Saying this, I would consider working at a company other than a game company as your first company in Japan. Getting your foot in the door is the hardest part, and limiting yourself to game companies that would hire a non-Japanese speaker as your first visa-sponsor would prove difficult, I think. If you are willing to spend a year or so at a Japanese startup, or small development company, I think that it would be easier to transfer to a game company showing that you have experience working in a Japanese company, and you would already have a visa, so it would be easier and faster for them to be able to hire you. Of course they would still have to renew your visa when the time comes, but there is a higher chance of approval for a renewal than the first visa application, assuming there were no issues with the law or tax evasion.

  • Not sure if I am allowed to say it or not, so I will add it in the comments, so it can easily be deleted if not allowed. I would recommend wantedly.com for a place to start looking for employment for your first job. It is really easy to get started (no need for an official rirekisho) and it is simple to start speaking with companies. The companies are usually smaller and more flexible than larger companies. – さりげない告白 Jul 25 at 7:59
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    TLDR: Getting your foot in the door, in country is solid advice! ---------- Just to add to your comment about "getting in the door," this is exactly what I did in China (yes, I realize not the same country nor culture) but the lesson applies. I spoke a little Chinese when I landed, and taught at an English school for a year before moving onto a more technical position as a Performance & Market Analyst in that year I studied Chinese religiously, and while it wasn't good enough to write reports in, it was good enough to give presentations, communicate with colleagues and live life. – Crosbonaught Jul 25 at 15:20
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Would a better knowledge in Japanese change anything to my marketability ?

If you are aiming to get a job at Japan, knowing Japanese will most definitely be of aid for you and your chances of landing the job.

Nowadays, most people can speak and understand English, and most likely in the target company you seek they do. But, speaking Japanese (the official language of the country) will surely give you a great advantage over candidates that don't.

Besides that, knowing Japanese will also let you interact and live your every day life more smoothly, and be able to adapt faster to the relocation, as opposed to not knowing Japanese.

Complementary to that, given that you have experience in software development, I would try to hone my skills, knowledge, and tools that are usually involved in game development (say, some Graphics Framework, state-of-the-art techniques, etc.). This, along knowing Japanese, will increase your chances of landing the job significantly.

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    A couple of additions to a great answer: many people in major population centers in Japan speak English, but it's far from a nationwide thing. Tokyo is no problem, elsewhere might be hard in a job. And work visas are much easier to get after passing the JLPT, and (I've read) there is currently an unusual appetite for immigrant workers, making immigrating easier. Finally, working in a Japanese branch office at an entry-level job may not accommodate much non-Japanese. What would an entry-level worker that doesn't know Japanese be offering to the company, to get posted at a Japanese office? – Upper_Case Jul 24 at 16:09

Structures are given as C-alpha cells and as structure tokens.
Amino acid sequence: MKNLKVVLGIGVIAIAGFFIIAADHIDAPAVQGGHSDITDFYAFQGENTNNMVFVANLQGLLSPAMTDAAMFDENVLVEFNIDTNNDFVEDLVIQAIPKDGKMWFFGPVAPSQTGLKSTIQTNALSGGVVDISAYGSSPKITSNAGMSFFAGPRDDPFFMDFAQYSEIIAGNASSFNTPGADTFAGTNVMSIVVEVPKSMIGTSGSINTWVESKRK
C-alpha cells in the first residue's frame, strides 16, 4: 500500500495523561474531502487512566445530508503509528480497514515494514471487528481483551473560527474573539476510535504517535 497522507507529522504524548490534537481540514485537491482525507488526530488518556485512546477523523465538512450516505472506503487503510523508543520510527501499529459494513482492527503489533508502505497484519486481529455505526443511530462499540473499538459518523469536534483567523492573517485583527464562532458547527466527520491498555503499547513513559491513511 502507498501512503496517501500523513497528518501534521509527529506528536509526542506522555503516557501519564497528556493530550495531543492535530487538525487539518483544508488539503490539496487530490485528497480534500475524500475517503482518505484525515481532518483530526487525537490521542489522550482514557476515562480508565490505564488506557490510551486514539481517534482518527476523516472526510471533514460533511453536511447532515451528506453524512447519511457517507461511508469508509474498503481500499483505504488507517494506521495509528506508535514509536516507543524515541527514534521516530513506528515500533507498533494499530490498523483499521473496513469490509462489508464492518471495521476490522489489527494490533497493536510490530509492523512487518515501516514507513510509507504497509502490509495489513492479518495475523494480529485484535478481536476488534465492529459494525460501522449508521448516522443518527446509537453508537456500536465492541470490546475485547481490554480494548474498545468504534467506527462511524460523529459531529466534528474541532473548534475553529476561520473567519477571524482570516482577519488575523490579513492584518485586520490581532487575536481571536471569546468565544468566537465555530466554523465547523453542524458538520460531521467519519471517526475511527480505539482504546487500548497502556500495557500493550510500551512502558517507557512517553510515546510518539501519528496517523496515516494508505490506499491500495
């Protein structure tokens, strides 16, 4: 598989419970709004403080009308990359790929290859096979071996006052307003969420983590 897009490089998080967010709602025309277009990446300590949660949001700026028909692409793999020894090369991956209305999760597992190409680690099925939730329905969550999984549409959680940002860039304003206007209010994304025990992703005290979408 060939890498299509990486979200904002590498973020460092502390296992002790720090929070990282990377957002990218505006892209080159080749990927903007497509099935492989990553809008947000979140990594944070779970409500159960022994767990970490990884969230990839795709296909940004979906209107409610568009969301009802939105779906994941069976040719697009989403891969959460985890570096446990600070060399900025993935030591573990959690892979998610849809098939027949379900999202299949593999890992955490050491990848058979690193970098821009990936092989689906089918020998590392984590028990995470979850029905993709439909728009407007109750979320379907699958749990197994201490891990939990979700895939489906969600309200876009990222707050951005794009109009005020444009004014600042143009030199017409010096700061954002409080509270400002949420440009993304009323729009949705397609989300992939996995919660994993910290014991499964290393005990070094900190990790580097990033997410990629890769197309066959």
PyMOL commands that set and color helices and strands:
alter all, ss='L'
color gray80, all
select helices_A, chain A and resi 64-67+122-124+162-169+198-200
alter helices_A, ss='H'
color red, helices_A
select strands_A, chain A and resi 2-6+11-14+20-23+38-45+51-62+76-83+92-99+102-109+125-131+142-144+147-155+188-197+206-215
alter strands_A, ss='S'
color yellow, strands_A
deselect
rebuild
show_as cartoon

• To my understanding Japan is quite an isolated, foreigners-underfriendly society so it is perhaps of merit to go beyond the typical suggestions (that knowing the language increase your chances of being hired), as it's much more of a necessity in this case that can impede his chances than just a good-to-have skill. – Leon Jul 25 at 7:08
  • Also, if you work at a Japanese company, you will likely have to read various internal docs, memos and so on. Even if everyone speaks English, it's not a given that all internal documents will be in English - that alone could make insufficient language knowledge a dealbreaker. – sleske Jul 25 at 7:40
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    @sleske There are companies that their official operation language is English, so all of their documents would be in English as well. – さりげない告白 Jul 25 at 7:45
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Yes, especially in a non-startup or not very international Japanese company.

Apart from being able to survive well in a day-to-day world where English is not always an alternative, you have to expect that in the office a significant part of work is not programming only, and unless there are English procedures existing due to previous international employees, you will have to deal with Japanese at every step, hopefully with assistance from your colleagues.

You are a EU citizen and German in particular so I want to show you 2 very interesting alternatives:
1. DAAD program which gives you a 10 month long language course and 6 months of internship which you have to get, could be at your preferred game company, the scholarship is around 2 thousand euros per month and you get 5 hours of classes every day which at the end will boost your chances better than anything - https://www.daad.de/ausland/studieren/stipendium/de/70-stipendien-finden-und-bewerben/?status=&target=31&subjectGrps=F&intention=&daad=&q=&page=6&detail=50015441